Lehigh men’s basketball hosts youth clinics to connect with the community

Lehigh University’s 2021 youth basketball clinic was the first time for many of the young campers to ever see a 2-foot-tall person in real life, let alone a Division I basketball player dunking on a collegiate field surrounded by 6,000 seats.

At six feet tall, Nic Lynch, ’22, was the starting point of the men’s basketball team last year. He helped teach campers basic basketball skills during last year’s series.

On November 8, the men’s basketball staff hosted another round of their boys’ and girls’ basketball clinic at Stabler Arena for Lehigh Valley kids between the ages of 6 and 12.

Lehigh’s youth basketball clinic took place on November 8 at Stabler Arena. The participants practiced their dribbling skills. (Sophie Baraker/B&W Staff)

Camp administrator and assistant coach Harry Morra said kids from all 40 Lehigh Valley school districts come to attend Lehigh youth clinics. He said the goal of having them there is to better connect with the community that could become fans of Lehigh’s sports teams.

Morra said his primary goal is to connect the Lehigh Valley to the university as both an educational institution and an athletic department through the Youth Sports Clinics.

Individuals line up for drills at the Lehigh youth basketball clinic at Stabler Arena on Nov. 8. The clinic consisted of teaching participants how to dribble, shoot and pass. (Sophie Baraker/B&W Staff)

“With a camp like this, we want to give the kids access to Division I basketball coaches and even a little bit of access to Division I players,” Morra said.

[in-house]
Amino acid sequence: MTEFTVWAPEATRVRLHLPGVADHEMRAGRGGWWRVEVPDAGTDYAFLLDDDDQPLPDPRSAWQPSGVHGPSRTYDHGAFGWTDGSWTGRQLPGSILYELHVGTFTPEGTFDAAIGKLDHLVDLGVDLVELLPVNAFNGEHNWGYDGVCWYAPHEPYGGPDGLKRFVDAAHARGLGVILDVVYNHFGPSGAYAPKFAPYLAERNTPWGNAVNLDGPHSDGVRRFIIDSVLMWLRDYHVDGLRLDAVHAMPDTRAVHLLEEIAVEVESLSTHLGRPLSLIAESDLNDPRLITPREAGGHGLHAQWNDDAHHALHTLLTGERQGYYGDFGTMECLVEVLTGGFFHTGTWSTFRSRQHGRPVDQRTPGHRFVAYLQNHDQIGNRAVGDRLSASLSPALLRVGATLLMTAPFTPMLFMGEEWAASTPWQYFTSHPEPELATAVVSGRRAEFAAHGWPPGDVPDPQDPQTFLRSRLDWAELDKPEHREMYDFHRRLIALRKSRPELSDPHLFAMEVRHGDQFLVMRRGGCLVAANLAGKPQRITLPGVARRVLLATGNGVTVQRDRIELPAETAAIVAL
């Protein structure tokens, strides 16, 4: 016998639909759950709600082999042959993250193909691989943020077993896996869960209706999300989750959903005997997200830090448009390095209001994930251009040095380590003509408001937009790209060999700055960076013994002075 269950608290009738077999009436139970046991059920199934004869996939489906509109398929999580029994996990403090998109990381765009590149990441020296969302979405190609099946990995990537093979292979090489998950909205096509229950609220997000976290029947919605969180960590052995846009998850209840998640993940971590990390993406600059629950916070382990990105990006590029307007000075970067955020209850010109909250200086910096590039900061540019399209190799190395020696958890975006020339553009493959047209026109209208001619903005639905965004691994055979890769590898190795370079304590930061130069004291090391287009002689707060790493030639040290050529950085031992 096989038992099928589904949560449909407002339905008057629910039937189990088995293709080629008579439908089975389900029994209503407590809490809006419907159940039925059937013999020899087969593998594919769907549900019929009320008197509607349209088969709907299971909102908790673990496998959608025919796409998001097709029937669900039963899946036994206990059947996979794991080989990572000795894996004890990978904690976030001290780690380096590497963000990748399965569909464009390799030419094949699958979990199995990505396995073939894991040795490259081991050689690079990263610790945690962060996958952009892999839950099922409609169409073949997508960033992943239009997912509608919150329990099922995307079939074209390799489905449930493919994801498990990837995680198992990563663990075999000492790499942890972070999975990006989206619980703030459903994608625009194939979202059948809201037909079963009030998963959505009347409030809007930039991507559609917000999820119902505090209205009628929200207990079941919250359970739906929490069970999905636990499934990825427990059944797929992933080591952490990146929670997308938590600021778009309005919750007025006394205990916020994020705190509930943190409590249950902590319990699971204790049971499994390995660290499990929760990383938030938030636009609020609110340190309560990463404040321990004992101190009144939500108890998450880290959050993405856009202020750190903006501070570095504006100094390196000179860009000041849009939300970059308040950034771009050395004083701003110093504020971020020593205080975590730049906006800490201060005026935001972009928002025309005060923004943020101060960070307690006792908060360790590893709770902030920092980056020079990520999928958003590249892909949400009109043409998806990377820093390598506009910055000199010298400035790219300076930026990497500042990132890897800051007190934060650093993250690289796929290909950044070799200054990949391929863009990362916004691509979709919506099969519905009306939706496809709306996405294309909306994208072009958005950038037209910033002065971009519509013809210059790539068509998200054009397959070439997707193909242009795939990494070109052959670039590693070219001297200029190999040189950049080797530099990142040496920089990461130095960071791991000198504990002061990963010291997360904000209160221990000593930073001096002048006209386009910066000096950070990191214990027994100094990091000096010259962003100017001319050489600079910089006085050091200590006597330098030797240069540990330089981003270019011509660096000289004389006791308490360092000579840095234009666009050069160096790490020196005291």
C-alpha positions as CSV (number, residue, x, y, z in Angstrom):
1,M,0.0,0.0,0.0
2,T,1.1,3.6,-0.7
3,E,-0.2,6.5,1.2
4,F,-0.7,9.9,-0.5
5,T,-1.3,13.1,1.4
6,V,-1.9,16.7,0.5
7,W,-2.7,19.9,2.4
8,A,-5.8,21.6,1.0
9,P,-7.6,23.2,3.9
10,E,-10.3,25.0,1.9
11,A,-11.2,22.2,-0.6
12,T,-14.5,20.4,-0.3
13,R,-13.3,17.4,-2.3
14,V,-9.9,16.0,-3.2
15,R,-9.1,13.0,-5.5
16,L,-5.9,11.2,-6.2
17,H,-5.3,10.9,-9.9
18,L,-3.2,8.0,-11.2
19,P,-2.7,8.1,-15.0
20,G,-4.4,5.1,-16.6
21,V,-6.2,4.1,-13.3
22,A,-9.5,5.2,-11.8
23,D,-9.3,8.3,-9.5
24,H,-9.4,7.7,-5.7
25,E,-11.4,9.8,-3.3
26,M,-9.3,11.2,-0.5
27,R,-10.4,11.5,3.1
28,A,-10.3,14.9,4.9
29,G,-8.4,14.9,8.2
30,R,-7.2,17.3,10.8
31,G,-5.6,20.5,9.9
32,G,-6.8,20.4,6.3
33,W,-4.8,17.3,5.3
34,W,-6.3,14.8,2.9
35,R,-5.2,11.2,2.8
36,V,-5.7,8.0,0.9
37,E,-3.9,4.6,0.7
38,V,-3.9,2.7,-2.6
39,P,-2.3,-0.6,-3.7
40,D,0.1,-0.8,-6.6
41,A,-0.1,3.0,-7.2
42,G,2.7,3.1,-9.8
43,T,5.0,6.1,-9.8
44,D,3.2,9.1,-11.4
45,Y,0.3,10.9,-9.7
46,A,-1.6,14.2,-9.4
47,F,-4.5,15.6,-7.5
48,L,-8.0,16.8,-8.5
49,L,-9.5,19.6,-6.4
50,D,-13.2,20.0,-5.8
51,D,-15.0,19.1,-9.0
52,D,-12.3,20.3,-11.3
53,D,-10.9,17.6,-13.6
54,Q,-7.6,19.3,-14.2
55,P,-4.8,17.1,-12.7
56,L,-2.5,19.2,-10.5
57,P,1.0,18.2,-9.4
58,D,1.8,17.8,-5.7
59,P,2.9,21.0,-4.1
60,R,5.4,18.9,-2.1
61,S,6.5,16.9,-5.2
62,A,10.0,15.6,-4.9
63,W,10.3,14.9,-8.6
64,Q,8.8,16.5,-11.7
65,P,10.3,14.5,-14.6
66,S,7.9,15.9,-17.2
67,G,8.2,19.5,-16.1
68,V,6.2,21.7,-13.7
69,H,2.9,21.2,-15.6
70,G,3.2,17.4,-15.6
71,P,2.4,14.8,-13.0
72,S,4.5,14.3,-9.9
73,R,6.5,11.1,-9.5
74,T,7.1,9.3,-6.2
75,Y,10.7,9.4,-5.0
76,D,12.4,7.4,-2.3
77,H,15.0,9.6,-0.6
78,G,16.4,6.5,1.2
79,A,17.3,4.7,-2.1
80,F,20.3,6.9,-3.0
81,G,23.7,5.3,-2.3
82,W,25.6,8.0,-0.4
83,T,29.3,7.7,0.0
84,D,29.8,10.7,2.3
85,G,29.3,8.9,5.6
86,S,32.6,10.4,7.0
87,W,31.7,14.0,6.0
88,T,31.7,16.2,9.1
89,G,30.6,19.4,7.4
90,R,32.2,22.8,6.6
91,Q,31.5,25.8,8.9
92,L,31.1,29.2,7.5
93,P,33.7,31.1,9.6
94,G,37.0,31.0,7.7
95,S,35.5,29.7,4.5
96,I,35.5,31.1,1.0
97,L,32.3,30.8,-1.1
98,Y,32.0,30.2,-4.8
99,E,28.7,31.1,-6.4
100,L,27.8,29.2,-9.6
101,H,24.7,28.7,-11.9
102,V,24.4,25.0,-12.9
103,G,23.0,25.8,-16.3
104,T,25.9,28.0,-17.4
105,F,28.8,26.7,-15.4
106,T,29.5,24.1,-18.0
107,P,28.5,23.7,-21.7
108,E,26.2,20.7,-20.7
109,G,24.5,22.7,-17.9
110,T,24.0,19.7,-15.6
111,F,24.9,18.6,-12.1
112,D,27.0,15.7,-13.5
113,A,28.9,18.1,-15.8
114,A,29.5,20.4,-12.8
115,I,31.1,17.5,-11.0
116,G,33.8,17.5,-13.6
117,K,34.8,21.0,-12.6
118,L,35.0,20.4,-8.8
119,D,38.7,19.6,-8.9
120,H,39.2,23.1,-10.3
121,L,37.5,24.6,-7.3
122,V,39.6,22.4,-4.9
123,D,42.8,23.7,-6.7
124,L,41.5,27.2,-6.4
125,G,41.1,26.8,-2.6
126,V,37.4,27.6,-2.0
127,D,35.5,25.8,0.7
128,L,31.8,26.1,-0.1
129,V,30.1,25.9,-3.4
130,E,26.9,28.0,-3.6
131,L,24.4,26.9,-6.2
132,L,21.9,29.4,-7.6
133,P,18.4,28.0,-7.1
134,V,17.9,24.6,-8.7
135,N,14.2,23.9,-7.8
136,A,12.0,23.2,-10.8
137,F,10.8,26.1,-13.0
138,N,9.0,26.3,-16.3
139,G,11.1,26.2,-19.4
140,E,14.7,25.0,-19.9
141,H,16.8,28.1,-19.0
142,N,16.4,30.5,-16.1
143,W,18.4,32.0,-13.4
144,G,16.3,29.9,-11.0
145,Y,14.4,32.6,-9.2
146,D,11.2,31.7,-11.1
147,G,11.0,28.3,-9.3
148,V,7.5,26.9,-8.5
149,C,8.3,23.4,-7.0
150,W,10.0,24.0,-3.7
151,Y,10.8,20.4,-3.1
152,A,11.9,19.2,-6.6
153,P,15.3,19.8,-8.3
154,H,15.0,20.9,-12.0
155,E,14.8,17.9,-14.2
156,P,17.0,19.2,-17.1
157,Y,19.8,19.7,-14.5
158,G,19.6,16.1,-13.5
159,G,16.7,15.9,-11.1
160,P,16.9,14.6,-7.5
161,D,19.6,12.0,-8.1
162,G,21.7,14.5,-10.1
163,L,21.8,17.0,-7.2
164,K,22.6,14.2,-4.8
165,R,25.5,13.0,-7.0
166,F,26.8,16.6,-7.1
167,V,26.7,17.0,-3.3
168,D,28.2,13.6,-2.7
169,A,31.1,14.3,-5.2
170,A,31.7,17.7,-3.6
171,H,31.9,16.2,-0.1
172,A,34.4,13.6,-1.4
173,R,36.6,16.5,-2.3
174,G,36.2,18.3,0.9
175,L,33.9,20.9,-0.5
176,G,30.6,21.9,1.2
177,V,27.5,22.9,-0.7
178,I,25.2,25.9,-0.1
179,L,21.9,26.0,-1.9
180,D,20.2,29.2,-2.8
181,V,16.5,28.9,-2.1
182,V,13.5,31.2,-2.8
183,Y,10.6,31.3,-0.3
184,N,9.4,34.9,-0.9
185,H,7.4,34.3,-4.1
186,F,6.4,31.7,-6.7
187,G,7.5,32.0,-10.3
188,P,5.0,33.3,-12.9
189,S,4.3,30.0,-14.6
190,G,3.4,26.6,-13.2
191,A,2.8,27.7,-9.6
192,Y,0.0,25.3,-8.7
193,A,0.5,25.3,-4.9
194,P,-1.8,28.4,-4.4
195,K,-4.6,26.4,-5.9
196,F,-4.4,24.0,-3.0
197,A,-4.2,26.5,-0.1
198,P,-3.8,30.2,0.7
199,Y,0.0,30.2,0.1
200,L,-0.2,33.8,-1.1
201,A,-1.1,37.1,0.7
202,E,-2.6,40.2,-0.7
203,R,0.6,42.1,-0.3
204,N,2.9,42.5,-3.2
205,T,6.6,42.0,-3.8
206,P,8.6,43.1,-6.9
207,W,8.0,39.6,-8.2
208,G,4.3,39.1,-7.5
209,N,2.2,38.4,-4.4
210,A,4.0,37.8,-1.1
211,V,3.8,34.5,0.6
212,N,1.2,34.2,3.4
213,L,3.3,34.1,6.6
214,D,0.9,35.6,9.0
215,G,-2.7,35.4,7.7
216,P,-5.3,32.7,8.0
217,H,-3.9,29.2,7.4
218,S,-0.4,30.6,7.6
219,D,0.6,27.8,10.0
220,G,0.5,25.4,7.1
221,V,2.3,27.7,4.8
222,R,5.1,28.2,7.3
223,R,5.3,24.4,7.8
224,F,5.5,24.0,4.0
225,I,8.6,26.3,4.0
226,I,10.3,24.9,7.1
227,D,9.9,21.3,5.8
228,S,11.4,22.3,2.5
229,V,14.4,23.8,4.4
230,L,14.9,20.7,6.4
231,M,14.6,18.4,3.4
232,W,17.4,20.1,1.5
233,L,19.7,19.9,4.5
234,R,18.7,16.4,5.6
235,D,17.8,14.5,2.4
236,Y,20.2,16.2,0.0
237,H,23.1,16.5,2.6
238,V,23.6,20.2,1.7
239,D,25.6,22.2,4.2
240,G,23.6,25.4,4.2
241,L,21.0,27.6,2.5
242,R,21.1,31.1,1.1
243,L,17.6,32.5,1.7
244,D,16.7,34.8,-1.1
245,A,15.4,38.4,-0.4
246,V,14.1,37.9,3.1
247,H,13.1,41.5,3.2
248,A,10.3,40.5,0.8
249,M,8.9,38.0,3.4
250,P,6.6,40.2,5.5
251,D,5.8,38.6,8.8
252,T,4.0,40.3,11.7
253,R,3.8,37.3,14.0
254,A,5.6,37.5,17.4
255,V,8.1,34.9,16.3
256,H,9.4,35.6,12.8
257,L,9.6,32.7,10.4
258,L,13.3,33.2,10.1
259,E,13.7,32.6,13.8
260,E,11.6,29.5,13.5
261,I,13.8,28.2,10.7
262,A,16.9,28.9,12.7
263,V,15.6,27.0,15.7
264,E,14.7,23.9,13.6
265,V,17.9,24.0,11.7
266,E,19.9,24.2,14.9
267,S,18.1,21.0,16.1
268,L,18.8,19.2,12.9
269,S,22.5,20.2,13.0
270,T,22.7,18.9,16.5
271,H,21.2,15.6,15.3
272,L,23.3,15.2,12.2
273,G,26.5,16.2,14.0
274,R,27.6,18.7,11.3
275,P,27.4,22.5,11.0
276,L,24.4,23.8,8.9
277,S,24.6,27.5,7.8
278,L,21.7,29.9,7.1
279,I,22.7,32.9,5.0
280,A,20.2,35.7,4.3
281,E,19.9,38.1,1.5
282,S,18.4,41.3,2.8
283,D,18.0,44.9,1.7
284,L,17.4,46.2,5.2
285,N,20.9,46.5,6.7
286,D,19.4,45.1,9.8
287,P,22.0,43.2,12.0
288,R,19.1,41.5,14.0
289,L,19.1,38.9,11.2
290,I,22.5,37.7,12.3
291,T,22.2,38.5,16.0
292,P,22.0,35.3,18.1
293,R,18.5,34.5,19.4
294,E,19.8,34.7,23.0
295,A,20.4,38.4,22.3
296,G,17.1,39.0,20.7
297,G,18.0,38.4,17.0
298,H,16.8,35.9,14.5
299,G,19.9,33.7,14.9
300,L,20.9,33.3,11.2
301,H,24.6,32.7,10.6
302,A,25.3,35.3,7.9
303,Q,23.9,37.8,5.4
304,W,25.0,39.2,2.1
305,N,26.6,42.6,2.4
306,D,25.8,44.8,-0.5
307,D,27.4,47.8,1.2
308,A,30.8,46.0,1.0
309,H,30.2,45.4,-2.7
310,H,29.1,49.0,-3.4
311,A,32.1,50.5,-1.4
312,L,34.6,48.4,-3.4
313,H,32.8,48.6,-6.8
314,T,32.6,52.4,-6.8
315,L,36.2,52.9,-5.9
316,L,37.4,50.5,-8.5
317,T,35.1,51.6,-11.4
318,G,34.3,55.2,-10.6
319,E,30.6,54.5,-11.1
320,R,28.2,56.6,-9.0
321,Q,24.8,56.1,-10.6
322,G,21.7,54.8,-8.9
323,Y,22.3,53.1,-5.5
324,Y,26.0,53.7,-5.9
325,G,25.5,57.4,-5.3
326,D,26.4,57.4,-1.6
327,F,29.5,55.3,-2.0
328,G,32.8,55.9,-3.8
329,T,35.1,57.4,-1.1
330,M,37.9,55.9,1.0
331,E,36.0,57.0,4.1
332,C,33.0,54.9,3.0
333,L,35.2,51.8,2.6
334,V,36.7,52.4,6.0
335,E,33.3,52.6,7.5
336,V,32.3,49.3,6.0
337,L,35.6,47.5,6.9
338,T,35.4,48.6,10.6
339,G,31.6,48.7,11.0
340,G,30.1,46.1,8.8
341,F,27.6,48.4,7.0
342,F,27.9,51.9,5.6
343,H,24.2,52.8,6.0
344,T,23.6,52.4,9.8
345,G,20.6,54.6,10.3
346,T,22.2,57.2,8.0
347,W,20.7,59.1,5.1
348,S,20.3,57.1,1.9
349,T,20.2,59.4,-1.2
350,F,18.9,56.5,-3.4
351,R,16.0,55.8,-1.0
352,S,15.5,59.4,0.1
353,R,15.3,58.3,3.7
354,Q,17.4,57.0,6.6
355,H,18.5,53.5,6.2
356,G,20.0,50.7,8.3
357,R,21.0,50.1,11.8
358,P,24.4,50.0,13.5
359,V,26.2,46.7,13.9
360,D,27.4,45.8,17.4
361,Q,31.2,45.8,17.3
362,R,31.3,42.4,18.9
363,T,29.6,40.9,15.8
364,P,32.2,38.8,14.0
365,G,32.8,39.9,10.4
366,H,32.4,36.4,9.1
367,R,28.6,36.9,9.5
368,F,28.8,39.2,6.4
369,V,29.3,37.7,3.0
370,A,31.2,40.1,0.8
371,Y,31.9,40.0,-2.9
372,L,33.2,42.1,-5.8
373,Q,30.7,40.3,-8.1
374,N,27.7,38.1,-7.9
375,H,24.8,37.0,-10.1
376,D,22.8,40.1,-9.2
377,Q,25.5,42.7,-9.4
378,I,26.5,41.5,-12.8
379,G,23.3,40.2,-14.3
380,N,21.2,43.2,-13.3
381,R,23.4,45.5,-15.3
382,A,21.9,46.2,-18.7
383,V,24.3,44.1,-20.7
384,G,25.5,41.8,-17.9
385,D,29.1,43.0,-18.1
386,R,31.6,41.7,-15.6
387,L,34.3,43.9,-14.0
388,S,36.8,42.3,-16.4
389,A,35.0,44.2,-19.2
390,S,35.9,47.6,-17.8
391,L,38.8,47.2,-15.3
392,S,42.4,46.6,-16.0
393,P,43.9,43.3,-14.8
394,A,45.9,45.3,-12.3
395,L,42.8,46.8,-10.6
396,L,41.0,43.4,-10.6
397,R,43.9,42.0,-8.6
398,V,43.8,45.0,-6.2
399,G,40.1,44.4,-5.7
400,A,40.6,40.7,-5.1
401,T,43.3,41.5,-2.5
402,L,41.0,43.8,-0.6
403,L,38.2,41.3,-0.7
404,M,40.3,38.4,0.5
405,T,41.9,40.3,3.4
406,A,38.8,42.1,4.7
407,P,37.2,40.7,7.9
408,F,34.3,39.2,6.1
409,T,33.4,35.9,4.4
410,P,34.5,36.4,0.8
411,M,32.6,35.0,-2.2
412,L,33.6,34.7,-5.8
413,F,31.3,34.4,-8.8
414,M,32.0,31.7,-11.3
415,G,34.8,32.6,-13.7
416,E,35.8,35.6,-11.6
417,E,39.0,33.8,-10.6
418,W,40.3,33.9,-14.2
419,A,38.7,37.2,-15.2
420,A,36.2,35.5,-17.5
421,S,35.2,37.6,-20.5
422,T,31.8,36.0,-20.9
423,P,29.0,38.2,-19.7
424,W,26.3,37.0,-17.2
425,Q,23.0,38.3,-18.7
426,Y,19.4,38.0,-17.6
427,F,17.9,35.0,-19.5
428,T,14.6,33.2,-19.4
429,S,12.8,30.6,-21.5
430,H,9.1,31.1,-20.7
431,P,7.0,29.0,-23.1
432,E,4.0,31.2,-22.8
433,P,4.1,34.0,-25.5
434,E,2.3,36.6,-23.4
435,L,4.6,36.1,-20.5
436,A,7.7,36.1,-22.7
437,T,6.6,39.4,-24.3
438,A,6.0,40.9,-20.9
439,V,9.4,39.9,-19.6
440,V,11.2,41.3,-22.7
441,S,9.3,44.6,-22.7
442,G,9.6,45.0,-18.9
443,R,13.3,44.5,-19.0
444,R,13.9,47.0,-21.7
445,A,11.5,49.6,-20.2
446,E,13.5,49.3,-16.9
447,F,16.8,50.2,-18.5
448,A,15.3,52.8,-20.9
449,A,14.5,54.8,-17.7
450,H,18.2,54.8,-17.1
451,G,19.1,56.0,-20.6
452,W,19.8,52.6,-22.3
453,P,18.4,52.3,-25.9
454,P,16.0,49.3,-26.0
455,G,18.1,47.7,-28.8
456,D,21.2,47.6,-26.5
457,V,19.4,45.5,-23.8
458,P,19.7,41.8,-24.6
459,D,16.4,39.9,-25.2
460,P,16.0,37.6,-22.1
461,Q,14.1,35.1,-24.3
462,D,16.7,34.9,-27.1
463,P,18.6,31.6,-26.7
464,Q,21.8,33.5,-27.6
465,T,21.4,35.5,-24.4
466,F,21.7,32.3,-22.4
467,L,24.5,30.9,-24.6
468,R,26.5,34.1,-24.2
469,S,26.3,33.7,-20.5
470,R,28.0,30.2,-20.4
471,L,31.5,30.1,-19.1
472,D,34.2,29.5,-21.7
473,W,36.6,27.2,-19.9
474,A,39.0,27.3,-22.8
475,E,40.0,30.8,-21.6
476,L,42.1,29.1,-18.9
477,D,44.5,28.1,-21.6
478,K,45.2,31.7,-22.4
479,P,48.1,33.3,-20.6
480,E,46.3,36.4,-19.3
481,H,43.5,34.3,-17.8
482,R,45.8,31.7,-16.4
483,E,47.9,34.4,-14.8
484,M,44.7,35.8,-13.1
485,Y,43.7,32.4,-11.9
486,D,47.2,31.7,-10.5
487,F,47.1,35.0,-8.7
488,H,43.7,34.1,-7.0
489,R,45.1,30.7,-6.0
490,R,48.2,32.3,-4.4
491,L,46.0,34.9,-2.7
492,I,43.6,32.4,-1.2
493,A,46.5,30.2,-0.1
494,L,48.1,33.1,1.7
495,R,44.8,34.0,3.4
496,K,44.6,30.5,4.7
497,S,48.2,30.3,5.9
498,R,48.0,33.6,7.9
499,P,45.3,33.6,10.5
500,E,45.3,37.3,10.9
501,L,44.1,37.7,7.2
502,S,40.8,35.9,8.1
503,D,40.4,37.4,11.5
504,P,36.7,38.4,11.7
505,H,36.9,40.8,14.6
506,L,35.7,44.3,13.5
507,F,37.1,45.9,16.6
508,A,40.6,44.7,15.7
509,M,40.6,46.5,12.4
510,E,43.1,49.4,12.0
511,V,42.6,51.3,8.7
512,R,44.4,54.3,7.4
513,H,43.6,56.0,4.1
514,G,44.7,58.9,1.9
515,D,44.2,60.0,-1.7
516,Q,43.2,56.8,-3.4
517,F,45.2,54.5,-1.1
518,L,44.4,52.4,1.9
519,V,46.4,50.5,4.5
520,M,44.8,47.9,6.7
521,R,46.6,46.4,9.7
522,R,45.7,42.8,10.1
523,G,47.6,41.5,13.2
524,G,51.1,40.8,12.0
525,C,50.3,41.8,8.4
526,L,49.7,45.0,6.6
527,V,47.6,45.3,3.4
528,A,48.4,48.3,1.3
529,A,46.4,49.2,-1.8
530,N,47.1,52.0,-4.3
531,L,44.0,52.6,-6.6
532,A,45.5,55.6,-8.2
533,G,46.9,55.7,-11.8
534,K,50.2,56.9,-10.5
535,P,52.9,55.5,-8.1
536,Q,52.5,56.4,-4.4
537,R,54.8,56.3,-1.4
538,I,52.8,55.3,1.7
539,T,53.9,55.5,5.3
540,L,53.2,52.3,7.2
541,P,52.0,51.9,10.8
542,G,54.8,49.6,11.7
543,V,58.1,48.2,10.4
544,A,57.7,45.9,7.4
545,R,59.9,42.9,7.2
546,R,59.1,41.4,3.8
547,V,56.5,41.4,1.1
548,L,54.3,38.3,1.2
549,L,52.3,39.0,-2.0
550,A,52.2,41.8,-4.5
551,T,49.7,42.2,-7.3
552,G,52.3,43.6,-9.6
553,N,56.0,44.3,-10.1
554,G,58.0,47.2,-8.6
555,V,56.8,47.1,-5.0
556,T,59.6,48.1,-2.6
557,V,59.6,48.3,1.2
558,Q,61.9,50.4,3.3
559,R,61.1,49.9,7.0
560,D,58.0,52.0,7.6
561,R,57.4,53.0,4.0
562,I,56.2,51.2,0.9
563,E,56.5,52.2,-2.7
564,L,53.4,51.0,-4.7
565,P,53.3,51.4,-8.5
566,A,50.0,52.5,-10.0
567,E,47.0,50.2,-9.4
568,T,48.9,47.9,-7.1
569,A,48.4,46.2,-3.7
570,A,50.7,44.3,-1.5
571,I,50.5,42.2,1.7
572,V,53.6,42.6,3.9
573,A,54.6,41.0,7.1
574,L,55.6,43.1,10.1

He said campers work with instructors and coaches, such as himself and men’s basketball coach Brett Reed, doing drills that help them hone basic basketball skills, such as dribbling and shooting.

He said that not only are the children instructed by faculty members, but a few Mountain Hawks show up at the clinics to be part of demonstrations.

Senior co-captain Reed Fenton assisted this year along with senior co-captain Evan Taylor and freshman Tommy Conniff at the clinic target shooting.

Fenton said the three of them enjoyed watching the kids have fun together and learn how to play basketball.

Conniff said the time he and fellow Mountain Hawks spent working to bring the campers closer together also brought them closer together.

“Not just the kids, but the families get together and spend time,” Conniff said. “These events are great for everyone, including the university, because we all connect with the community around us.”

Fenton said he remembers that in the town where he grew up there was a small Division III school that sometimes hosted similar youth clinics for local children, which he attended at every opportunity.

Whenever he went to the camps and played basketball on an official court, or even watched the collegiate players play, Fenton said he felt like he was watching an NBA game.

Harry Morra, Lehigh’s assistant men’s basketball coach, instructs participants at the Lehigh Youth Basketball Clinic. Morra taught the participants of the clinic basic basketball skills on November 8 at the Stabler Arena. (Sophie Baraker/B&W Staff)

“For the kids who love basketball and are fans of ours, if we can connect with them, they invest even more in us and our season, which I think is important,” said Fenton.

Now that Lehigh is in South Bethlehem, Fenton said he felt there was no reason why the athletic department shouldn’t work better with the local community and create a fan base, which he says can be achieved through youth sports clinics. .

The team will hold additional clinics on Nov. 22, Nov. 28, Dec. 27. and 28 Dec.

Lehigh men’s basketball hosts youth clinics to connect with the community

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